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UK Economy Boosted by the Film Industry

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The ONS are calling it a ‘notable slowdown’, analysts are claiming it’s ‘grim’ and with the economy growing by 0.3% in April and June, the worst six months of UK growth since 2012 has been completed, however, there has been one hero amongst the doom-and-gloom. According to Eurostat the UK has slipped to the bottom of the European Growth League due –but not limited – to a regression in the construction markets (which has fallen 0.9% year to date) and the political uncertainty following Theresa May’s disastrous snap-election decision. However, a strong performance from the UK film industry dragged the economy into positive growth, albeit very slender growth.

Coming only behind retails sales, Film and TV have risen to the position of the UK’s second largest contributor to economic growth having grown by 8.2%. This underlines the strong performance in recent years in the UK’s position and strength in the global film market which has soared with 72.4% growth average since 2014. This increase seems huge alone but is almost unbelievable when compared to the EU average for the same time period – an 8.5% increase. Not bad for an economy that, for a long time, could only boast James Bond within its repertoire of blockbusters but can now claim huge stakes in the production of the worldwide blue-chip film such as Wonder Woman, Star Wars VIII and the upcoming Avengers 3.

It would be too easy to claim that this increase has simply been to decent films being released. Added to the complete subjectivity of that statement, there has been no notable increase in the average rotten tomatoes scores since its inception in 2000 as well as worrying signs from Hollywood, leading to many, including The Hollywood Reporter’s Pamela McClintock, concluding this year is “Hollywood’s franchise crisis” amid some poor box-office performances. Therefore proof that the UK is nearing seclusion in its impressive film industry performance. Whilst it is true that British talents when it comes to pools of actors and directors and the weak Sterling could (and will) have had a contribution to the growth, the most sizable factor is most certainly the various tax relief programmes introduced since 2008. Producers claiming costs within UK borders are able to claim a quarter of 80% of their production costs, therefore, are able to not only tap into the wealth of British technical and performing expertise but are also able to do so relatively cheaply – HMRC states it has paid out £2.3bn in the past ten years with respect to film and TV production alone.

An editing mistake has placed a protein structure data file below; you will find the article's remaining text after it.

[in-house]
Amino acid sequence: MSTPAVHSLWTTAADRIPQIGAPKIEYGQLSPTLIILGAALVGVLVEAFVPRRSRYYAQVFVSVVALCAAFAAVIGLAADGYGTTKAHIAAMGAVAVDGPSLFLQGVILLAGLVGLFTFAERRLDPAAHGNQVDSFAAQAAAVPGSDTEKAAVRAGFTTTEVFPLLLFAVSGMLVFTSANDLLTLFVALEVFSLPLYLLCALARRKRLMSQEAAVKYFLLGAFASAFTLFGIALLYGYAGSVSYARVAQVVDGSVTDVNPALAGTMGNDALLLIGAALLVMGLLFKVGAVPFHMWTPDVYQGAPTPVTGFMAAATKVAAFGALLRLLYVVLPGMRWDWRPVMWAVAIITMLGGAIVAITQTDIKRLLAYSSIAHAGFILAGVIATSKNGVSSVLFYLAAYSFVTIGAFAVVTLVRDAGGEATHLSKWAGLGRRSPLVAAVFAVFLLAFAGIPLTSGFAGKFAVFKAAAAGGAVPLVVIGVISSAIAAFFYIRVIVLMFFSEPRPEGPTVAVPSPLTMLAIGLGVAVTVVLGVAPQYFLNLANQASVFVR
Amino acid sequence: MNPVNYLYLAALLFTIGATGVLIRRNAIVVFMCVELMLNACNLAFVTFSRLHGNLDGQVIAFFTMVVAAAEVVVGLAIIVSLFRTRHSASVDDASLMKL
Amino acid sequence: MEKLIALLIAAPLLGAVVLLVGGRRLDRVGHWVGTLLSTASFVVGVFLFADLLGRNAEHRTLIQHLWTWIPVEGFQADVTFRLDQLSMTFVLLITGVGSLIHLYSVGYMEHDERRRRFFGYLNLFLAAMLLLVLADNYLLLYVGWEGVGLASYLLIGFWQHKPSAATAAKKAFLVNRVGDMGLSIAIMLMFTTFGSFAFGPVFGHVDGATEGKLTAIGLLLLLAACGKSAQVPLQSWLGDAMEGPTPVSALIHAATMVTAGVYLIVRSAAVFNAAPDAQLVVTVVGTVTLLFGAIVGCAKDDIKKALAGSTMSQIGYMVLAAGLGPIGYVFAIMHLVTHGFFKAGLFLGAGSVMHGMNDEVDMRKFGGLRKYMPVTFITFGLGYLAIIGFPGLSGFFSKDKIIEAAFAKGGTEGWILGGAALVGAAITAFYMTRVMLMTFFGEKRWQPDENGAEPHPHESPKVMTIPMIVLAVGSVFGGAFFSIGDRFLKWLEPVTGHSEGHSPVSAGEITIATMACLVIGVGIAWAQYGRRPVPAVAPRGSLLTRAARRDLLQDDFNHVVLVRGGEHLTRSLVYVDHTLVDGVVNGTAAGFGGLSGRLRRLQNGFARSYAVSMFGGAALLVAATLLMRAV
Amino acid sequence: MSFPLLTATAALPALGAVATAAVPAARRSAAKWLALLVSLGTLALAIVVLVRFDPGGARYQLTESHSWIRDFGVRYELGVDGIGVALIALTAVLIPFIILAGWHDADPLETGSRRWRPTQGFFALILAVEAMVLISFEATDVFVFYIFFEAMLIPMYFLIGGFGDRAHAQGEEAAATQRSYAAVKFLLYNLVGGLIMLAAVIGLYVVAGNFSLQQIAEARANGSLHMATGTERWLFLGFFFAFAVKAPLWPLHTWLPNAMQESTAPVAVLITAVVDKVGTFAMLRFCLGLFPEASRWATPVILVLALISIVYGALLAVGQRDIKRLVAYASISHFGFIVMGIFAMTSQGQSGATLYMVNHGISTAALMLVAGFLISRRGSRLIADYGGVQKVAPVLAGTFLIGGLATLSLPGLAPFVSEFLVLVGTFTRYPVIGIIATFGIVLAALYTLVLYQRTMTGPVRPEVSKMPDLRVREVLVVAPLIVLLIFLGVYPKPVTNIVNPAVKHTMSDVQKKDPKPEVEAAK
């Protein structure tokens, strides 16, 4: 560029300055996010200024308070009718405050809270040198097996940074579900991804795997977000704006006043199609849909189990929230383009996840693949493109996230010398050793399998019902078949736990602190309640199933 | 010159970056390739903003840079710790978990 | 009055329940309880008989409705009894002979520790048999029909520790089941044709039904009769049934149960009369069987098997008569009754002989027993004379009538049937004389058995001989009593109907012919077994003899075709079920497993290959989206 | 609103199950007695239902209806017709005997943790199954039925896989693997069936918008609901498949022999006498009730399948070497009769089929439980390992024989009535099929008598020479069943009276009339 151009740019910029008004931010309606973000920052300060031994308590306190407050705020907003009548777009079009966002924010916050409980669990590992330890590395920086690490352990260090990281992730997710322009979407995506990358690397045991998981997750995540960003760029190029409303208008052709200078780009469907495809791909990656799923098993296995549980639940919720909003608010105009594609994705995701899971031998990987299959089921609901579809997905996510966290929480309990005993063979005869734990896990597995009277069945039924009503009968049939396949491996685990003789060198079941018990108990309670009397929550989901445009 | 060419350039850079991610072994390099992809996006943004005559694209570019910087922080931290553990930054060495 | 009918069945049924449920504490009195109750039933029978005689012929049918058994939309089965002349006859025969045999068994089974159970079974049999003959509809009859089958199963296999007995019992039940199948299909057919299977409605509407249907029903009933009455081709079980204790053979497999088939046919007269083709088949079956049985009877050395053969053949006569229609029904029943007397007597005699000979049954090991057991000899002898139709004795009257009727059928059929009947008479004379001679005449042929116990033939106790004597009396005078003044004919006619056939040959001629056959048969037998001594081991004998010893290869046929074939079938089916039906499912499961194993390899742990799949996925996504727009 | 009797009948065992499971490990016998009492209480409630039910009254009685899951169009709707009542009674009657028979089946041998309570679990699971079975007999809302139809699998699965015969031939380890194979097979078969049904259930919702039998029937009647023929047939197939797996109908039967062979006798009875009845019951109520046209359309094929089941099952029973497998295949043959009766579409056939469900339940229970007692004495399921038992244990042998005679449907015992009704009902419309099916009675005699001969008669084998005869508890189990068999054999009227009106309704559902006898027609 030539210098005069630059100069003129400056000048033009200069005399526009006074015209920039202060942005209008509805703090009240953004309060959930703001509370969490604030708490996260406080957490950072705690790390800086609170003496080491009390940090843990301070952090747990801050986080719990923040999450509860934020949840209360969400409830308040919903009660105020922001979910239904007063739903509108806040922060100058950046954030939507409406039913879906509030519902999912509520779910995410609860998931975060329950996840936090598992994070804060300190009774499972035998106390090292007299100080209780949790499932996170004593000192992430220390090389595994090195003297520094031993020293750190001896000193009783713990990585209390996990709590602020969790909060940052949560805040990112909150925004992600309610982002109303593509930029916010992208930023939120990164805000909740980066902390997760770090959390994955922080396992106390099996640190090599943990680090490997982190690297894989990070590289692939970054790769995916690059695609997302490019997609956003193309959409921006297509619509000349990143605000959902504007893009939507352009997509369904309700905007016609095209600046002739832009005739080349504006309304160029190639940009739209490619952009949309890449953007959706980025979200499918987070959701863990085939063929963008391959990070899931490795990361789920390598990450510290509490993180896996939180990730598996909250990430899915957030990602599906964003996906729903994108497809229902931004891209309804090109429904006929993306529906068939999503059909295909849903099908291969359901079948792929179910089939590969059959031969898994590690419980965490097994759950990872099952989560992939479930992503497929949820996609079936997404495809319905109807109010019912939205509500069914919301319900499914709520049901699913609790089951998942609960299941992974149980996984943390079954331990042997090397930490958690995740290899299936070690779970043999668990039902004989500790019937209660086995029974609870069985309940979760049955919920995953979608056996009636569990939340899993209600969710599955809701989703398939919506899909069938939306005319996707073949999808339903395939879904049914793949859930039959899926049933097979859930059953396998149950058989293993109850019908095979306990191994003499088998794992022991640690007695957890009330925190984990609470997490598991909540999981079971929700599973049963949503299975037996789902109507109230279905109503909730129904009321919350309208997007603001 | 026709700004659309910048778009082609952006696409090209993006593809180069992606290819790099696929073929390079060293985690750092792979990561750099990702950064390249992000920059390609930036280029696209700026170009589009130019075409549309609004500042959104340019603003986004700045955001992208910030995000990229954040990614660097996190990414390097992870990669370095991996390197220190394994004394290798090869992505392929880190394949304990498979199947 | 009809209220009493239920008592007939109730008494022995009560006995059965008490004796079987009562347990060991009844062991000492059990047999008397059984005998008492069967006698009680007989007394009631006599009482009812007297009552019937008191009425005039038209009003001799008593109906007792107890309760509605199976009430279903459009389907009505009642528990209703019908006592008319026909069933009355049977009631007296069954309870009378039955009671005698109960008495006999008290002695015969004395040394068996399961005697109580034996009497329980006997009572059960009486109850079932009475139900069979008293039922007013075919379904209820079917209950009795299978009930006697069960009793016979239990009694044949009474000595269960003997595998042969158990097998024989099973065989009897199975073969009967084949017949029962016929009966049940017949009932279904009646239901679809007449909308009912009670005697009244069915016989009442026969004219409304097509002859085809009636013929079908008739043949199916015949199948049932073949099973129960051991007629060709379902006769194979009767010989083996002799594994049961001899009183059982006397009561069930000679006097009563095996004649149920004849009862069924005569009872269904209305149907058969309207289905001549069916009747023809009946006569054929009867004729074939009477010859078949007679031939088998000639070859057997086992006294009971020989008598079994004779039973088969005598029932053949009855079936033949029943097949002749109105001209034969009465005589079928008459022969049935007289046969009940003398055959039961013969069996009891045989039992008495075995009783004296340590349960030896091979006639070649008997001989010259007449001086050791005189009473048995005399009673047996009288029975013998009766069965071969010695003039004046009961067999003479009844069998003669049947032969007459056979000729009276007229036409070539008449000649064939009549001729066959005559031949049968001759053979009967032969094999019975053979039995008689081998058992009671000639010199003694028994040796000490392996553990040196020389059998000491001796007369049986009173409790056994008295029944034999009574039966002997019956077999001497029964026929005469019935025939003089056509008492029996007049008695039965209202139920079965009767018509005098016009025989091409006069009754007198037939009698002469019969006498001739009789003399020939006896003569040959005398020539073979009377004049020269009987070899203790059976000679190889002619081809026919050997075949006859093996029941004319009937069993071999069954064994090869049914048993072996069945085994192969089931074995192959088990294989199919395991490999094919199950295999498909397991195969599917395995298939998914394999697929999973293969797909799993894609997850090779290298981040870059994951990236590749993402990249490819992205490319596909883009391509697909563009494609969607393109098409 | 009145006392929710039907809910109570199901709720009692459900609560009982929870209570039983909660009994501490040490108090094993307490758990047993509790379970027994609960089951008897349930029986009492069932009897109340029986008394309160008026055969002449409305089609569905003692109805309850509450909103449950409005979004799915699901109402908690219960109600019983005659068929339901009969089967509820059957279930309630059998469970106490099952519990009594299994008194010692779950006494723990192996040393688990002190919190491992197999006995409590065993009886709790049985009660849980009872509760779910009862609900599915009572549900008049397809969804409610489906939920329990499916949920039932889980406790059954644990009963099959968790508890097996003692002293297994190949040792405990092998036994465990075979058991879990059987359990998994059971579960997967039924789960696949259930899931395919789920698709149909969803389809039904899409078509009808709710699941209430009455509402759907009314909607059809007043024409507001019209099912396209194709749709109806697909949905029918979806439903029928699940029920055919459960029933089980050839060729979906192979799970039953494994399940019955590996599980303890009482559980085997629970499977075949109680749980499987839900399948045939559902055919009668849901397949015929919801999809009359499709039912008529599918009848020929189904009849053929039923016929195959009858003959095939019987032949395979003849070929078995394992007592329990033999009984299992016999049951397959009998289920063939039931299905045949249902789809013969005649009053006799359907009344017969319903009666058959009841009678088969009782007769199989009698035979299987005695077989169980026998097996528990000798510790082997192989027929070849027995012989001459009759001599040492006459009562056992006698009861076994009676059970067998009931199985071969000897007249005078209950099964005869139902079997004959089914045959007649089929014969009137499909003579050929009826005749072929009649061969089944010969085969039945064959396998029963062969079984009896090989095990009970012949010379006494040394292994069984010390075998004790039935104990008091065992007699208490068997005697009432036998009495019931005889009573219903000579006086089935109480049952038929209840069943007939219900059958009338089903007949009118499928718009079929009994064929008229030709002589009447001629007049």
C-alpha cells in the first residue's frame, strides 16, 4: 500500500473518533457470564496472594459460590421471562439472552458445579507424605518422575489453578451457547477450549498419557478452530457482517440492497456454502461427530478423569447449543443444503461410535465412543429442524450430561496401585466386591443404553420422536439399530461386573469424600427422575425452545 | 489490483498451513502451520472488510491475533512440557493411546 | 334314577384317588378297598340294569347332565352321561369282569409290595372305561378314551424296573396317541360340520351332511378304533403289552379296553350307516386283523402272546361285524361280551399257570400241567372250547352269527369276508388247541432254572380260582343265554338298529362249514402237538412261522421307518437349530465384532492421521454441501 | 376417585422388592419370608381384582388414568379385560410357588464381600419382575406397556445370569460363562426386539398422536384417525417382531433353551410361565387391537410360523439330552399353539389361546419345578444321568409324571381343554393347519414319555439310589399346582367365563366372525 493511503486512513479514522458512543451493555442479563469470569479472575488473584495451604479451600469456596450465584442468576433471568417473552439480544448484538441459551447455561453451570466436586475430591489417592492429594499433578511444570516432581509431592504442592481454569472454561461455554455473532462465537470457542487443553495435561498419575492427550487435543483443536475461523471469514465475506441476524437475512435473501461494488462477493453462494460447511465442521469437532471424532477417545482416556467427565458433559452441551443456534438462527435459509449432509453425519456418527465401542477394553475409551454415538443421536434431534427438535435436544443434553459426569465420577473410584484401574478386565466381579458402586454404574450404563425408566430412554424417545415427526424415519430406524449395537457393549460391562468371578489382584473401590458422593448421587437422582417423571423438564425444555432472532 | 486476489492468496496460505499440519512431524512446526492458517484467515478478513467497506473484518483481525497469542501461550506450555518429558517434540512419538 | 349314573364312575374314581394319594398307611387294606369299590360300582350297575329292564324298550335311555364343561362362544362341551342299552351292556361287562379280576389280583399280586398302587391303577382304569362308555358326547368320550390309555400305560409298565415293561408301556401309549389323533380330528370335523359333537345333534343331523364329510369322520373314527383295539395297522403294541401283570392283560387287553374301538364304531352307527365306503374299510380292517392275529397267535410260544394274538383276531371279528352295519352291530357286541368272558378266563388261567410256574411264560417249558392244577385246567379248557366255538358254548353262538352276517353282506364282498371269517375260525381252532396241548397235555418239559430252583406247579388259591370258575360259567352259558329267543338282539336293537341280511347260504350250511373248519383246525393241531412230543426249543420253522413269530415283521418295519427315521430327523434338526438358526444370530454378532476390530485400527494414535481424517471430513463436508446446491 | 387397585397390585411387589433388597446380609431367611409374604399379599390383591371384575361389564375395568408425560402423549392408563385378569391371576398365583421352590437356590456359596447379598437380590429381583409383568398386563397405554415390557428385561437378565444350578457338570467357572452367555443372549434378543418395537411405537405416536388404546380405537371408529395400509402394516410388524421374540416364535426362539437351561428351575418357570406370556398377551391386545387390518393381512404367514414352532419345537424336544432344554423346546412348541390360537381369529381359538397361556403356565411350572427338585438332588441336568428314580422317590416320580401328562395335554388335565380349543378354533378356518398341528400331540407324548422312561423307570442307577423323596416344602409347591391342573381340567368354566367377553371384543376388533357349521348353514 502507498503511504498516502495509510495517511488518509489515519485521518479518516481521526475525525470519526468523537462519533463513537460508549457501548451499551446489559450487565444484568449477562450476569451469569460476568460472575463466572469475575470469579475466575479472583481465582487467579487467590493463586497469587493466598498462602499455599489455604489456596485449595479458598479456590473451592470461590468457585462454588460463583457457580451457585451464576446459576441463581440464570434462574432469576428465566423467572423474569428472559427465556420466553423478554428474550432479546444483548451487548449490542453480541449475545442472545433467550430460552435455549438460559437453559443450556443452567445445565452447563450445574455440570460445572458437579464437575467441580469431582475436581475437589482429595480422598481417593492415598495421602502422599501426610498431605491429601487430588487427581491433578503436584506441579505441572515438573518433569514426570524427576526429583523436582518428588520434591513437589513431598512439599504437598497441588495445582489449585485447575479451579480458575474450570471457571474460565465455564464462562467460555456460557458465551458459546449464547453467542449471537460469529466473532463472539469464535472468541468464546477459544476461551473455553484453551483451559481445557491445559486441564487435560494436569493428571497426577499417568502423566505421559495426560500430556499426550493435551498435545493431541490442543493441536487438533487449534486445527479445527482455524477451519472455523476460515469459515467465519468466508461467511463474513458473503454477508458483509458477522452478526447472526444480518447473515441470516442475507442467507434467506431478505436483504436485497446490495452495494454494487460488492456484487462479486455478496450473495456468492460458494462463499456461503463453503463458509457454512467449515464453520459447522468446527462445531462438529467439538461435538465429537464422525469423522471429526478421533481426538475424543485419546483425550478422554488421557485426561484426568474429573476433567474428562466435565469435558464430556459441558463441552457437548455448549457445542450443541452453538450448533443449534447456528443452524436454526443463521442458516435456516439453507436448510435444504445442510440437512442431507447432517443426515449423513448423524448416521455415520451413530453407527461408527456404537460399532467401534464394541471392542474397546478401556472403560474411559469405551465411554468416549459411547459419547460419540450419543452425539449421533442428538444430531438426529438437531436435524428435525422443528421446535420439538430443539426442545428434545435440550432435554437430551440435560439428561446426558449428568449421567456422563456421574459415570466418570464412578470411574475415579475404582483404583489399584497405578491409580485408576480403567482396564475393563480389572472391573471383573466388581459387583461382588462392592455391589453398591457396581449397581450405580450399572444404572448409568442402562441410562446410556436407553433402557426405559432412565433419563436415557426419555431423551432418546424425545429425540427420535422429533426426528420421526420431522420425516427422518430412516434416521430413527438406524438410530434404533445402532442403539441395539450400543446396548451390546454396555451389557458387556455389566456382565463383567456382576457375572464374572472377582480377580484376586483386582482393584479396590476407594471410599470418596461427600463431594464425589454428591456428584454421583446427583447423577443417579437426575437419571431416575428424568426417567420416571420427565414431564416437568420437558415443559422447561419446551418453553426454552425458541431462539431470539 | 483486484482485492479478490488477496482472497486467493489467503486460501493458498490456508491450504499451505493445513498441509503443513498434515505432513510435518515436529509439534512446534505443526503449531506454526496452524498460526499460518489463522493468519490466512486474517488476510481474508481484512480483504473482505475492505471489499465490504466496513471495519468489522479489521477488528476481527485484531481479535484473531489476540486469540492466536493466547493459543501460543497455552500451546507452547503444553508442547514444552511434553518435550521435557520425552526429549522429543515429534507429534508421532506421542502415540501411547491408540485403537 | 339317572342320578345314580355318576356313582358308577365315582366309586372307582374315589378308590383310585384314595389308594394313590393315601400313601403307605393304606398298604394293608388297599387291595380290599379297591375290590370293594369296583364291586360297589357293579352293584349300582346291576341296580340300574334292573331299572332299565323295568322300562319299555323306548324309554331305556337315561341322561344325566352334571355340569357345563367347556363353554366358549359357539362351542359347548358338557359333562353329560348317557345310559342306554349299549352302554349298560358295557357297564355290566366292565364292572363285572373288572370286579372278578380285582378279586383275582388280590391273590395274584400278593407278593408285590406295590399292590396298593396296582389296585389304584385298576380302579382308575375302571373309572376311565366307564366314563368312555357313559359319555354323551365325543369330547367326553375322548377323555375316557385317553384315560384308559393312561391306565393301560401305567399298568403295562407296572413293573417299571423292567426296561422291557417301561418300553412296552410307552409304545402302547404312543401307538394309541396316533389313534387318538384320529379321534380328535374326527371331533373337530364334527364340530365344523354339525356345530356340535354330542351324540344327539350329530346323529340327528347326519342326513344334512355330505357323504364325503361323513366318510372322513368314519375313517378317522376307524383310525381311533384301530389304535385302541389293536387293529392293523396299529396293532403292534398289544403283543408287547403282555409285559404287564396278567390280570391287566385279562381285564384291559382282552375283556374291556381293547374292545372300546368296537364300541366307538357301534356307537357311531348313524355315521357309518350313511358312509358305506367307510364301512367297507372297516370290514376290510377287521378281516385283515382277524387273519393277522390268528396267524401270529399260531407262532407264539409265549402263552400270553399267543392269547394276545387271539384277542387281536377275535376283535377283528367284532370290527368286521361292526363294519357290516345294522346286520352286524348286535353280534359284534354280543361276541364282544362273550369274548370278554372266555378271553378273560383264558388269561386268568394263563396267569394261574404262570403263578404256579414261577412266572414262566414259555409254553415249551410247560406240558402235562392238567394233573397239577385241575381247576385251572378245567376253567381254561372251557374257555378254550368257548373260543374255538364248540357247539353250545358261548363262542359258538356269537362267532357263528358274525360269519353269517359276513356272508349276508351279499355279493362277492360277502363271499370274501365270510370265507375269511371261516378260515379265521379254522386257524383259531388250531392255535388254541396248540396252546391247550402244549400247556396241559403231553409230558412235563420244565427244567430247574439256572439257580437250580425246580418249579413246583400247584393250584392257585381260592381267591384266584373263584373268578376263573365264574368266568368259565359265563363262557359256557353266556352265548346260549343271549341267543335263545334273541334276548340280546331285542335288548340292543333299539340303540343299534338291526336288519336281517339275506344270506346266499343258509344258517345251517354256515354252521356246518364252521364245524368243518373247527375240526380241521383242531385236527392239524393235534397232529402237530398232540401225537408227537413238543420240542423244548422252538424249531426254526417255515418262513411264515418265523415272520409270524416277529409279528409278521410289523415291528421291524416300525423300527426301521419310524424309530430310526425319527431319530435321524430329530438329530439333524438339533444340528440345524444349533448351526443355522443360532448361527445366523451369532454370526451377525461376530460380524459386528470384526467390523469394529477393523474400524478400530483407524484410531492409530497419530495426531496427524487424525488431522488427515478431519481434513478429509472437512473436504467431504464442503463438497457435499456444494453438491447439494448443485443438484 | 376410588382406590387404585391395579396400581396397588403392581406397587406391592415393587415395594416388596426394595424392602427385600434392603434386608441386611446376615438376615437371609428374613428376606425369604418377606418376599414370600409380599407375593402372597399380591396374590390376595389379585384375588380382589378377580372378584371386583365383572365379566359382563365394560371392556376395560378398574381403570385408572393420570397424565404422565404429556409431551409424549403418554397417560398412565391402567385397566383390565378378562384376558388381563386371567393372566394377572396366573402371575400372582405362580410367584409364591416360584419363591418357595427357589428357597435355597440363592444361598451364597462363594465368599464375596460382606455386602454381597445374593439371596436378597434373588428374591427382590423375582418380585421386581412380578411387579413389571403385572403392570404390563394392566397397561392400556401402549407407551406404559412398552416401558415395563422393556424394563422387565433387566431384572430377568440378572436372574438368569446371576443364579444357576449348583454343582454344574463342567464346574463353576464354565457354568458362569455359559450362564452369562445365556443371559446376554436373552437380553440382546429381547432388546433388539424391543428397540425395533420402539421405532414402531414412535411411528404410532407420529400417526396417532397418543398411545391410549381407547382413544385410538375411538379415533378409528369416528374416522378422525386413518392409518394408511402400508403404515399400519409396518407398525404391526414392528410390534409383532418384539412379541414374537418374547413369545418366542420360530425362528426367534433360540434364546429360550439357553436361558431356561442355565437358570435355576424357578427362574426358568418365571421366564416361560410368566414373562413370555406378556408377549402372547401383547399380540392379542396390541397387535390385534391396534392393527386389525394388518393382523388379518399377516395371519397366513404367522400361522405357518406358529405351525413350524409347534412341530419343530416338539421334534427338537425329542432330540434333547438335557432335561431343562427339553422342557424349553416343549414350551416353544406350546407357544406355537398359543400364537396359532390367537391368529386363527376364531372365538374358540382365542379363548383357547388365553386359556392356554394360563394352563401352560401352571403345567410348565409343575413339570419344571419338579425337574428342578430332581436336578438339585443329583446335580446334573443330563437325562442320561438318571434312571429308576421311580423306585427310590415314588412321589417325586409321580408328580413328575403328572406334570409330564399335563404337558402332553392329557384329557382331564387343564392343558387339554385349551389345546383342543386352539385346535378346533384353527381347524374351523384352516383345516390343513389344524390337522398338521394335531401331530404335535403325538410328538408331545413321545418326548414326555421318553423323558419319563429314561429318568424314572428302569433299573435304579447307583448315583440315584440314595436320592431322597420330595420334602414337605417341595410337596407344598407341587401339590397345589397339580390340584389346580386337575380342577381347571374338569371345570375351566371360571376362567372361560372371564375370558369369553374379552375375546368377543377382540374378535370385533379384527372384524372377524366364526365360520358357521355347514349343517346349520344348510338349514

However, as with seemingly every economic movement in Britain, as the likes of Pinewood, Warner Bros and IMG (to name a few) congregate around London, this could be a capital orientated success. However, with many foreign film and TV makers choosing rural locations – such as used in the hugely popular Game of Thrones – there could be cause to predict some economic rebalancing despite Chris Grayling’s abandonment of the rest of England in favour of yet more London-focused investment. Furthermore, with few MEDCs (More Economically Developed Countries) offering the same level of support for production companies, it is largely rational to predict further sustained growth.

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